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Democratic In-Fighting in House, Senate Follows Election

Just days after Democrats turned in a solid victory last week, a crack in the party's armor surfaced as firebrand Rep. Henry Waxman (D-CA) challenged veteran Rep. John Dingell (D-MI), who at 53 years in the House is considered the dean of the chamber, for the chairmanship of the House Energy and Commerce Committee. Senate Democrats were engaged in a little in-fighting of their own as well.

"We will need the very best leadership in Congress and our committees to succeed. That is why after long thought I have decided to seek the chairmanship of the Committee on Energy and Commerce," said Waxman, a member of the House energy panel and chairman of the House Committee on Oversight and Government Reform, last Wednesday.

"I view it [Waxman's power play] as very disruptive to the organization and agenda for the House," said a legislative expert on natural gas issues. "After Tuesday's victory, they [Democrats] should be working together instead of driving a wedge through the Democratic caucus. One divisive chairman in the person of Barbara Boxer is enough in Congress." Boxer (D-CA) chairs the Senate Environment and Public Works Committee.

Dingell, on the other hand, "works in a centrist fashion that gets results approved by the House," he said. "I don't think Waxman will win [the seat]. The more centrist Democrats won't support him. These are not people who will want to take a turn to the left."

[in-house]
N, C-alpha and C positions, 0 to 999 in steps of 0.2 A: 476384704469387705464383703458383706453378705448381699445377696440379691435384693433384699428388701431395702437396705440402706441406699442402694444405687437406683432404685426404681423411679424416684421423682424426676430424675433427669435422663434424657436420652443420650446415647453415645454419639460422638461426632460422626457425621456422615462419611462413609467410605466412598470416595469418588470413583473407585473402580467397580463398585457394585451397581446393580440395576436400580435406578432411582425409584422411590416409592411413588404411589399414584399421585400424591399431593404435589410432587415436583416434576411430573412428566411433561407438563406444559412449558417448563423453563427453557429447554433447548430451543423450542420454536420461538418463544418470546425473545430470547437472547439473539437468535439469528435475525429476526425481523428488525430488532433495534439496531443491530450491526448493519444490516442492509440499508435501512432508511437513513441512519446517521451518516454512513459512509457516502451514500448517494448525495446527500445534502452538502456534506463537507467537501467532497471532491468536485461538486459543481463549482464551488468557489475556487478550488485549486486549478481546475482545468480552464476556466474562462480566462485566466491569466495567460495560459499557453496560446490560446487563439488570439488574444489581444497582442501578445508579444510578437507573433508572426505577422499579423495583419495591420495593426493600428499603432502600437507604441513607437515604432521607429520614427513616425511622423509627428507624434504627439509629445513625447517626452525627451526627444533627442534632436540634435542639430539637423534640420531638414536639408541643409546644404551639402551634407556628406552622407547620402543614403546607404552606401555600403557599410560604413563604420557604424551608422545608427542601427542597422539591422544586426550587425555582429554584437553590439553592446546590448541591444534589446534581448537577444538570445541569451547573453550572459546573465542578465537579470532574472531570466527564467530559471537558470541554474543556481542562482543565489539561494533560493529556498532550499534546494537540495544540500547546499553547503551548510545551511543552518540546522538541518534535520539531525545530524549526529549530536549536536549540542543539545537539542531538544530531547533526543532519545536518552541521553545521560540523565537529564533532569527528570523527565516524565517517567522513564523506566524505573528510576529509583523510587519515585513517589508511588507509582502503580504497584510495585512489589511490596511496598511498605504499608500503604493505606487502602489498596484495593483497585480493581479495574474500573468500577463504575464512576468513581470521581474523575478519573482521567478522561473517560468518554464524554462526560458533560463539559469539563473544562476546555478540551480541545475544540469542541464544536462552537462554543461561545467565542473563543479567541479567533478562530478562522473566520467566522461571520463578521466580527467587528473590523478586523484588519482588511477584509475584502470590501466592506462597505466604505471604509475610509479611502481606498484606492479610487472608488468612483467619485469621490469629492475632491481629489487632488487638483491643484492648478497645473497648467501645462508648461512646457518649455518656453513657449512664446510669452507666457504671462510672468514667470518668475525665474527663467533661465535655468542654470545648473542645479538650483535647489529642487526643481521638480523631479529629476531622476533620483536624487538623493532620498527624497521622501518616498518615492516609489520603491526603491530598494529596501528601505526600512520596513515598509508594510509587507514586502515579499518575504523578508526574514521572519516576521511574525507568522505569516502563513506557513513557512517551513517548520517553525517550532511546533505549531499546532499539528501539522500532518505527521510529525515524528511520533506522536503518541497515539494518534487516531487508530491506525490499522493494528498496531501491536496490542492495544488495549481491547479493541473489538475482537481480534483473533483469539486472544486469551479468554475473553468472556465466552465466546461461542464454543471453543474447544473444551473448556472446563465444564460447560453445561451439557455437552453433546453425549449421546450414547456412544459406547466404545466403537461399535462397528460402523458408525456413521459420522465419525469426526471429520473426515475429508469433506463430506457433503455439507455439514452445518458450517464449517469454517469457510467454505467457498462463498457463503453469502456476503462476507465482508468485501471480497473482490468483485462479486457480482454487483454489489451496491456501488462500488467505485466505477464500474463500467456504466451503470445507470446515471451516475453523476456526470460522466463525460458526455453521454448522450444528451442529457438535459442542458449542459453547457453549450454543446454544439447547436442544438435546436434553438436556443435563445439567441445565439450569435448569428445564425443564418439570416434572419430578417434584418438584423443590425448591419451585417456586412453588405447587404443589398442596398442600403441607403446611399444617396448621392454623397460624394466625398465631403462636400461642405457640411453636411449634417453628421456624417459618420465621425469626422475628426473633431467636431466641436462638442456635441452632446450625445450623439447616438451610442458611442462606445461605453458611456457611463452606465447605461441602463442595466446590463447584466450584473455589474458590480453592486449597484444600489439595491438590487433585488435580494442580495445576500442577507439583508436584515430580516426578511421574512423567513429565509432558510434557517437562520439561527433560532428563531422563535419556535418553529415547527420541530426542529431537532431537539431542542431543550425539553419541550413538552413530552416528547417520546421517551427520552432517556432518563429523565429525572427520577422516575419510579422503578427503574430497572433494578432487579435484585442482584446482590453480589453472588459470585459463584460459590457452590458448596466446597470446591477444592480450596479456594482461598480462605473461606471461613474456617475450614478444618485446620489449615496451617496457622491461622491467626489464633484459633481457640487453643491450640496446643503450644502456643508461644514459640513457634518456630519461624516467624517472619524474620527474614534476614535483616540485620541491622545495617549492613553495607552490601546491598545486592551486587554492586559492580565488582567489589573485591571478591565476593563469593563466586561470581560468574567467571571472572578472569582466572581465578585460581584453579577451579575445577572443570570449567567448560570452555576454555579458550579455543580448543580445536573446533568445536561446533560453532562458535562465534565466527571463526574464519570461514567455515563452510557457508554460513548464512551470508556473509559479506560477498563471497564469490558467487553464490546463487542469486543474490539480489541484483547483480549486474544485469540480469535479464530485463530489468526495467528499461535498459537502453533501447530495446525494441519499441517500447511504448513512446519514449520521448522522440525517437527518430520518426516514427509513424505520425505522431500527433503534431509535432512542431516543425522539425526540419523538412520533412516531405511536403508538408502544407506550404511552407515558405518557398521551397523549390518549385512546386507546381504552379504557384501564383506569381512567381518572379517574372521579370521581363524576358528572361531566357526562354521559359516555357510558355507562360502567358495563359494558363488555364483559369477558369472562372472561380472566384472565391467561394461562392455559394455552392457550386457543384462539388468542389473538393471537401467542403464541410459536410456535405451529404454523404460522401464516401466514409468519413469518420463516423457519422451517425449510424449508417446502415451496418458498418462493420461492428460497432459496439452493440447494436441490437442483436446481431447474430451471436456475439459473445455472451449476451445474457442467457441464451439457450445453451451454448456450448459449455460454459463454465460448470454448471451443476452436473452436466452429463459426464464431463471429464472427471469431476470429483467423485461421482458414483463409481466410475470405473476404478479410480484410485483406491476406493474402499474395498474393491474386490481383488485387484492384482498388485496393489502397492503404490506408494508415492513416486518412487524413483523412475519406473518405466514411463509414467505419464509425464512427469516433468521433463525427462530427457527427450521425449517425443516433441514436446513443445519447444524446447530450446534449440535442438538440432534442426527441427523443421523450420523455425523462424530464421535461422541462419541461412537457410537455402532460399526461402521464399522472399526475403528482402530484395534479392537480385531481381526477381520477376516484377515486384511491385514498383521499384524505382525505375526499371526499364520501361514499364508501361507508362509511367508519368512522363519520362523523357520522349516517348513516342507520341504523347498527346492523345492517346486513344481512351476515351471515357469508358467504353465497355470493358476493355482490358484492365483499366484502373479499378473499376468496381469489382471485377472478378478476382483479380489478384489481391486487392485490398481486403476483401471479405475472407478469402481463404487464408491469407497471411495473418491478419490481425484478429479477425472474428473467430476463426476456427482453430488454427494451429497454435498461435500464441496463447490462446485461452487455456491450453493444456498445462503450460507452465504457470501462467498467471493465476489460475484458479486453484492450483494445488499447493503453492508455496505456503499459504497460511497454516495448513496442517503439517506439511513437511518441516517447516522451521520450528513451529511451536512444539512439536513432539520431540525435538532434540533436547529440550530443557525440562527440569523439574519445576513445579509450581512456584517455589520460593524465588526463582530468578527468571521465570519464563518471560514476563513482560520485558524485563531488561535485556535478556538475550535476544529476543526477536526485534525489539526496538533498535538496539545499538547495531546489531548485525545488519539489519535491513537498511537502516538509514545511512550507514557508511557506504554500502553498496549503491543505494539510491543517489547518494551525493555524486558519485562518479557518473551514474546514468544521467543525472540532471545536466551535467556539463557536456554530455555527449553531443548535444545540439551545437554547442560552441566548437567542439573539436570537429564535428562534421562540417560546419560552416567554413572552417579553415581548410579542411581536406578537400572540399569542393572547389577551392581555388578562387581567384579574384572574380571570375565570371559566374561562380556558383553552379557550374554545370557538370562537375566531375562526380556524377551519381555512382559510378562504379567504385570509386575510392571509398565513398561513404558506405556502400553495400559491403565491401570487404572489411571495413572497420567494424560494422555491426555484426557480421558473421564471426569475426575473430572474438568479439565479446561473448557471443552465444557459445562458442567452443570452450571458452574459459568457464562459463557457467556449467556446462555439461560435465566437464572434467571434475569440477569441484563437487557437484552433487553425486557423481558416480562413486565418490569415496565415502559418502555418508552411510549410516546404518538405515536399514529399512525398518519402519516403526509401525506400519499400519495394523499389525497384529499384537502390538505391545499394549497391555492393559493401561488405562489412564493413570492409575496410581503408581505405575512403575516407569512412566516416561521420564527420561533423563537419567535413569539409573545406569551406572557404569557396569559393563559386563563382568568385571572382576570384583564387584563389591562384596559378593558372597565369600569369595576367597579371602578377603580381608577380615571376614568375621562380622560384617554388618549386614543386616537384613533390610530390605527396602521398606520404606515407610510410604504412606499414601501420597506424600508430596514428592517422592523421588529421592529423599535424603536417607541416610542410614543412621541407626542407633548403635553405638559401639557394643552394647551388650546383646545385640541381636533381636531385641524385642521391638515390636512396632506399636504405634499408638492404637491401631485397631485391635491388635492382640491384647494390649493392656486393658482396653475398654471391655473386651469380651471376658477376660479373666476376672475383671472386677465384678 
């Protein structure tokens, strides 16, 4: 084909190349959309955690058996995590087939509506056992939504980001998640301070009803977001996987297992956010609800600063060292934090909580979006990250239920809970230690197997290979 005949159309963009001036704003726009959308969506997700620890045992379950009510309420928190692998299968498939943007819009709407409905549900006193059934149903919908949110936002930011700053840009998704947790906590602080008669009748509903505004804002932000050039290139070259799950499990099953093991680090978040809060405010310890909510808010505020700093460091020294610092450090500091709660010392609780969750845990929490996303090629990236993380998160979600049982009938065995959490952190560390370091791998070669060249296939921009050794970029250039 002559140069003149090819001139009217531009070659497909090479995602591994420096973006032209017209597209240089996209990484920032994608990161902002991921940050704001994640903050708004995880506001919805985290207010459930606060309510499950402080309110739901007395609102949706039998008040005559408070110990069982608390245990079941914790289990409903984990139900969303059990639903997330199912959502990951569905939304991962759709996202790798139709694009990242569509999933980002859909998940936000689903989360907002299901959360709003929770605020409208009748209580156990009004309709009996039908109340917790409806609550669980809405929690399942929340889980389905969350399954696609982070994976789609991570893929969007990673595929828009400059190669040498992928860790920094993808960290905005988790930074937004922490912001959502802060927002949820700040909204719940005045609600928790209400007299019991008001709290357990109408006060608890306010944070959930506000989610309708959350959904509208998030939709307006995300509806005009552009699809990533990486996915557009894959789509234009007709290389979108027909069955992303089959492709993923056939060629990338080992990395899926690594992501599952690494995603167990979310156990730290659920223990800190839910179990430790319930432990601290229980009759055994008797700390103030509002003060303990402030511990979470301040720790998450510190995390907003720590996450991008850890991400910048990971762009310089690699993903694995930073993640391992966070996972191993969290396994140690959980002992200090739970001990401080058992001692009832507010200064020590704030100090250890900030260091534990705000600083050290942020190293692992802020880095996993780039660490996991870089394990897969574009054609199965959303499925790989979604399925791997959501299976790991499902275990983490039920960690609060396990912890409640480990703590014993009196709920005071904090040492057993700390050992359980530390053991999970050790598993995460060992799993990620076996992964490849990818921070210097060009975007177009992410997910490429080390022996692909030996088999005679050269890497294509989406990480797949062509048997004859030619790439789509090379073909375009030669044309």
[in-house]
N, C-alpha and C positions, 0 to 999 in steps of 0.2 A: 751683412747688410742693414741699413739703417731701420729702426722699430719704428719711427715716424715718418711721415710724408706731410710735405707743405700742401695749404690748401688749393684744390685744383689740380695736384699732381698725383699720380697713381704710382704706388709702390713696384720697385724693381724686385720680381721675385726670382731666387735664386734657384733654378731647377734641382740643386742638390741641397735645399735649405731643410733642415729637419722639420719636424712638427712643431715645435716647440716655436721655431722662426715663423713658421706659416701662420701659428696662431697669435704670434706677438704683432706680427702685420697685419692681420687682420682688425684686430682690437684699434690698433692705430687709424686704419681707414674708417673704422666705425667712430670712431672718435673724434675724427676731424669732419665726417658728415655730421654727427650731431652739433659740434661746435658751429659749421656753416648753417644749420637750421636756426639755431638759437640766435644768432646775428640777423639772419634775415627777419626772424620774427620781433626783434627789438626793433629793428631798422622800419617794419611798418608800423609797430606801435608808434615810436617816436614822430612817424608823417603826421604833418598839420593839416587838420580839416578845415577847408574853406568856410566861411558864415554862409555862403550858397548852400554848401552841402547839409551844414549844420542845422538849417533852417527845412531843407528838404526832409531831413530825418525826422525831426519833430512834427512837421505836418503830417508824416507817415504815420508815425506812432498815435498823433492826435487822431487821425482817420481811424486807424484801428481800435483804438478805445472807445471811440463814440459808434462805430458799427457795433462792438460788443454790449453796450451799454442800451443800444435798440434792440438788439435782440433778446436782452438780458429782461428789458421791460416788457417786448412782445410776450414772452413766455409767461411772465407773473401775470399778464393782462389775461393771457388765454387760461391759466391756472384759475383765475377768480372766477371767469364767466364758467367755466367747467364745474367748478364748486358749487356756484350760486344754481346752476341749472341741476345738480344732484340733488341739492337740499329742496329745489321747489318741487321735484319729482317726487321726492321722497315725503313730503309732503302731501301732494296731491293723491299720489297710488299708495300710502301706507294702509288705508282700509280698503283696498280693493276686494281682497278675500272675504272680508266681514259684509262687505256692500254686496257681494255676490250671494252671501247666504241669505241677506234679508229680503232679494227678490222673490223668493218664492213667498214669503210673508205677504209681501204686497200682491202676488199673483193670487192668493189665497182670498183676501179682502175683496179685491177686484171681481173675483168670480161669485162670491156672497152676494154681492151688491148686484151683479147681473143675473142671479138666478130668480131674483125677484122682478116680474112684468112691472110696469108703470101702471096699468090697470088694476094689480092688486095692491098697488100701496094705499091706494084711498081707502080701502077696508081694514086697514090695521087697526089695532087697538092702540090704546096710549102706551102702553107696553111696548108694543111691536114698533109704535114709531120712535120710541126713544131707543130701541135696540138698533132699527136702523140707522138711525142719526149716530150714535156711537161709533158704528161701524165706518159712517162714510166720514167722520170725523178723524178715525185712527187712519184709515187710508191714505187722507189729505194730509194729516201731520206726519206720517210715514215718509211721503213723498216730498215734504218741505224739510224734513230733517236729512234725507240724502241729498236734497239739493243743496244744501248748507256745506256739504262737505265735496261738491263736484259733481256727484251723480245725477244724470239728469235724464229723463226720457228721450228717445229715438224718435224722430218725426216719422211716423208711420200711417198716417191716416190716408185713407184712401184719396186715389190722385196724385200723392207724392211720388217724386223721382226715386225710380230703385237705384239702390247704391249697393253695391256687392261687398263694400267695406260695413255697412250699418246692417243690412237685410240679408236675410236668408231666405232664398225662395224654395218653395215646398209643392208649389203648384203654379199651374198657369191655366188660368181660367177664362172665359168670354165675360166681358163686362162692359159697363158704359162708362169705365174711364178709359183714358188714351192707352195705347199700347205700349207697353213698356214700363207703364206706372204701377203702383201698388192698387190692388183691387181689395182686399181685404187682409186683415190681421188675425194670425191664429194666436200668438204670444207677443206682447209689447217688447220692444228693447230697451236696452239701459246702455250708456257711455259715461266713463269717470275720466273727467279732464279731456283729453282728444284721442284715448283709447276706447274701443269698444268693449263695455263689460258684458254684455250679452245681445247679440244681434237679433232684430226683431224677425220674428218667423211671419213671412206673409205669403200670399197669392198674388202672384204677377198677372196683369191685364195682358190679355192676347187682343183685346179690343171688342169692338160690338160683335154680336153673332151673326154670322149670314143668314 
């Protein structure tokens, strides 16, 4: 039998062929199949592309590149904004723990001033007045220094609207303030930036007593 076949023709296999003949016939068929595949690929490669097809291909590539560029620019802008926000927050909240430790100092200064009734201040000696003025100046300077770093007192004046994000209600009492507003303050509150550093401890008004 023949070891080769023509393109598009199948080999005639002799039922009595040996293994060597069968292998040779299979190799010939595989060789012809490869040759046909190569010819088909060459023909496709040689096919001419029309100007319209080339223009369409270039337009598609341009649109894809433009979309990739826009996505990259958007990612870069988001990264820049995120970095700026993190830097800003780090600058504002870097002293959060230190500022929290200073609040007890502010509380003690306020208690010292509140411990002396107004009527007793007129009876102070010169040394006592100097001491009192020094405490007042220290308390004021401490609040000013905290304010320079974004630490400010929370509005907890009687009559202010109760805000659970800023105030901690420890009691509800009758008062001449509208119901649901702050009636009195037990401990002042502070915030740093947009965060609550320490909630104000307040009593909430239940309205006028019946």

Some believe that House Speaker Nancy Pelosi (D-CA) is behind Waxman's power grab. There has been a history of bad blood between Dingell and Pelosi -- she stripped him of authority over global warming issues last year, Politico.com reported last Thursday. But Pelosi alone won't decide who gets the chairmanship, rather it will be up to the larger Democratic caucus.

Waxman seeks to overthrow Dingell because "he smells an opportunity," the legislative expert said. As chairman of the House oversight committee, Waxman frequently has beat up on the Bush administration and its policies, but his vocal criticism -- and thus his power to command the spotlight -- would be muted somewhat under a Democratic administration.

At 82, "Dingell is something of a legend...He's still very sharp and up to speed on a lot of issues, like climate change."

In the Senate, Democrats were seeking to punish Sen. Joseph Lieberman (I-CT), who often votes with Democrats, for his high-profile support of Sen. John McCain (R-AZ) during the presidential election, the Washington Post reported Friday. Some aides on Capitol Hill indicated that Lieberman could be stripped of his chairmanship on the Homeland Security and Governmental Affairs Committee as a penalty.

Prior to the elections, Democrats needed Lieberman's vote to pass their legislation. However, now that Democrats control at least 57 seats in the Senate, Lieberman's vote is no longer as essential.

Elsewhere on Capitol Hill Rep. Roy Blunt of Missouri, the second ranking Republican, stepped down last Thursday from his leadership position in the House. He is expected to be succeeded by Rep. Eric Cantor (R-VA).

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